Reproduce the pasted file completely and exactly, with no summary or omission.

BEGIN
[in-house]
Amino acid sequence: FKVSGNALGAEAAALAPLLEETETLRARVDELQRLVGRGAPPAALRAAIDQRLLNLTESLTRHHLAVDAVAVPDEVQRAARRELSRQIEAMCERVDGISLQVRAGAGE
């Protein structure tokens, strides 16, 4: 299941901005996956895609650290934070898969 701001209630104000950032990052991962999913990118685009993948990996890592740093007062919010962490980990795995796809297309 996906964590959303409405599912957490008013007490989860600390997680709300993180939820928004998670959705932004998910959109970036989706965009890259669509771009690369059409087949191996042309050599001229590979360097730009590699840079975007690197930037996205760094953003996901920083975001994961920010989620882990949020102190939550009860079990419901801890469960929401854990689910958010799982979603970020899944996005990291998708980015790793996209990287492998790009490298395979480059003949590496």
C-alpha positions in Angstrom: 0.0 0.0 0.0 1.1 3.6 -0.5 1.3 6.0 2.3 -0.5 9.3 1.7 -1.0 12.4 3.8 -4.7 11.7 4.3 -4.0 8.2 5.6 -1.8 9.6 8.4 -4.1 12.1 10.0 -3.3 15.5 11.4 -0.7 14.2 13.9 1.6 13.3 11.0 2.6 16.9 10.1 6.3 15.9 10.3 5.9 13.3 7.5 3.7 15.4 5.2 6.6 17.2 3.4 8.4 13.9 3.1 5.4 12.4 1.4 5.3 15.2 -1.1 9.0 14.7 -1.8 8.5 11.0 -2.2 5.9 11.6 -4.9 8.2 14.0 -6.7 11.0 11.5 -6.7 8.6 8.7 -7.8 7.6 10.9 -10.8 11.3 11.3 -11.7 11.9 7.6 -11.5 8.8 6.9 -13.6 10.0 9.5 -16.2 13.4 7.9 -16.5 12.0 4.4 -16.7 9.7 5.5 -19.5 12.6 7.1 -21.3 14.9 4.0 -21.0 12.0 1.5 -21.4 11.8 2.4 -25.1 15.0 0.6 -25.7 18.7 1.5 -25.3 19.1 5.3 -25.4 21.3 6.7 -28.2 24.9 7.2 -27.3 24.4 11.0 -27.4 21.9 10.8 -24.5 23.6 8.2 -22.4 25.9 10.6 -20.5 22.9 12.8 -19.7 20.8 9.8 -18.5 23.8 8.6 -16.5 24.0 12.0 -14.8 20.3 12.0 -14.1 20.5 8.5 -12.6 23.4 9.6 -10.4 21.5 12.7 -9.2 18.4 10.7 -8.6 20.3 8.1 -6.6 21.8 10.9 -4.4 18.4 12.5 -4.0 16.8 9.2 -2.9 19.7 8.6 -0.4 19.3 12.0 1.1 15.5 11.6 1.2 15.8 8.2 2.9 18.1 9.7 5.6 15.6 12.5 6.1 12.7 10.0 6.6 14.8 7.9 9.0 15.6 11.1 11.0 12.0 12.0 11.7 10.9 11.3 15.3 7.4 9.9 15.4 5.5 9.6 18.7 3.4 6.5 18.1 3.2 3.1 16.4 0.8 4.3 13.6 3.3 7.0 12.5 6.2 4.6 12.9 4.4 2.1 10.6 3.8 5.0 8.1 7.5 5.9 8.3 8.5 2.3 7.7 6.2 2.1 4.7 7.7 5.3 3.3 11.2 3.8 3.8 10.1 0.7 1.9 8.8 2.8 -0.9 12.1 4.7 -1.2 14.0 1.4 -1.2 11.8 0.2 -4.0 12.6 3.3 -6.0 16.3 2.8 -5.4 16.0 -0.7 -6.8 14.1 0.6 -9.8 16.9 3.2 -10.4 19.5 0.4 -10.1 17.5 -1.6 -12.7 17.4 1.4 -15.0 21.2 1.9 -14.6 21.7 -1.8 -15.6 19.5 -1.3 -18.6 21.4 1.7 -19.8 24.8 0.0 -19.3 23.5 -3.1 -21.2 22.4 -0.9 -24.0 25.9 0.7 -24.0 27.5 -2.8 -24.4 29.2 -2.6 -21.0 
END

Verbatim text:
[in-house]
Amino acid sequence: FKVSGNALGAEAAALAPLLEETETLRARVDELQRLVGRGAPPAALRAAIDQRLLNLTESLTRHHLAVDAVAVPDEVQRAARRELSRQIEAMCERVDGISLQVRAGAGE
């Protein structure tokens, strides 16, 4: 299941901005996956895609650290934070898969 701001209630104000950032990052991962999913990118685009993948990996890592740093007062919010962490980990795995796809297309 996906964590959303409405599912957490008013007490989860600390997680709300993180939820928004998670959705932004998910959109970036989706965009890259669509771009690369059409087949191996042309050599001229590979360097730009590699840079975007690197930037996205760094953003996901920083975001994961920010989620882990949020102190939550009860079990419901801890469960929401854990689910958010799982979603970020899944996005990291998708980015790793996209990287492998790009490298395979480059003949590496």
C-alpha positions in Angstrom: 0.0 0.0 0.0 1.1 3.6 -0.5 1.3 6.0 2.3 -0.5 9.3 1.7 -1.0 12.4 3.8 -4.7 11.7 4.3 -4.0 8.2 5.6 -1.8 9.6 8.4 -4.1 12.1 10.0 -3.3 15.5 11.4 -0.7 14.2 13.9 1.6 13.3 11.0 2.6 16.9 10.1 6.3 15.9 10.3 5.9 13.3 7.5 3.7 15.4 5.2 6.6 17.2 3.4 8.4 13.9 3.1 5.4 12.4 1.4 5.3 15.2 -1.1 9.0 14.7 -1.8 8.5 11.0 -2.2 5.9 11.6 -4.9 8.2 14.0 -6.7 11.0 11.5 -6.7 8.6 8.7 -7.8 7.6 10.9 -10.8 11.3 11.3 -11.7 11.9 7.6 -11.5 8.8 6.9 -13.6 10.0 9.5 -16.2 13.4 7.9 -16.5 12.0 4.4 -16.7 9.7 5.5 -19.5 12.6 7.1 -21.3 14.9 4.0 -21.0 12.0 1.5 -21.4 11.8 2.4 -25.1 15.0 0.6 -25.7 18.7 1.5 -25.3 19.1 5.3 -25.4 21.3 6.7 -28.2 24.9 7.2 -27.3 24.4 11.0 -27.4 21.9 10.8 -24.5 23.6 8.2 -22.4 25.9 10.6 -20.5 22.9 12.8 -19.7 20.8 9.8 -18.5 23.8 8.6 -16.5 24.0 12.0 -14.8 20.3 12.0 -14.1 20.5 8.5 -12.6 23.4 9.6 -10.4 21.5 12.7 -9.2 18.4 10.7 -8.6 20.3 8.1 -6.6 21.8 10.9 -4.4 18.4 12.5 -4.0 16.8 9.2 -2.9 19.7 8.6 -0.4 19.3 12.0 1.1 15.5 11.6 1.2 15.8 8.2 2.9 18.1 9.7 5.6 15.6 12.5 6.1 12.7 10.0 6.6 14.8 7.9 9.0 15.6 11.1 11.0 12.0 12.0 11.7 10.9 11.3 15.3 7.4 9.9 15.4 5.5 9.6 18.7 3.4 6.5 18.1 3.2 3.1 16.4 0.8 4.3 13.6 3.3 7.0 12.5 6.2 4.6 12.9 4.4 2.1 10.6 3.8 5.0 8.1 7.5 5.9 8.3 8.5 2.3 7.7 6.2 2.1 4.7 7.7 5.3 3.3 11.2 3.8 3.8 10.1 0.7 1.9 8.8 2.8 -0.9 12.1 4.7 -1.2 14.0 1.4 -1.2 11.8 0.2 -4.0 12.6 3.3 -6.0 16.3 2.8 -5.4 16.0 -0.7 -6.8 14.1 0.6 -9.8 16.9 3.2 -10.4 19.5 0.4 -10.1 17.5 -1.6 -12.7 17.4 1.4 -15.0 21.2 1.9 -14.6 21.7 -1.8 -15.6 19.5 -1.3 -18.6 21.4 1.7 -19.8 24.8 0.0 -19.3 23.5 -3.1 -21.2 22.4 -0.9 -24.0 25.9 0.7 -24.0 27.5 -2.8 -24.4 29.2 -2.6 -21.0 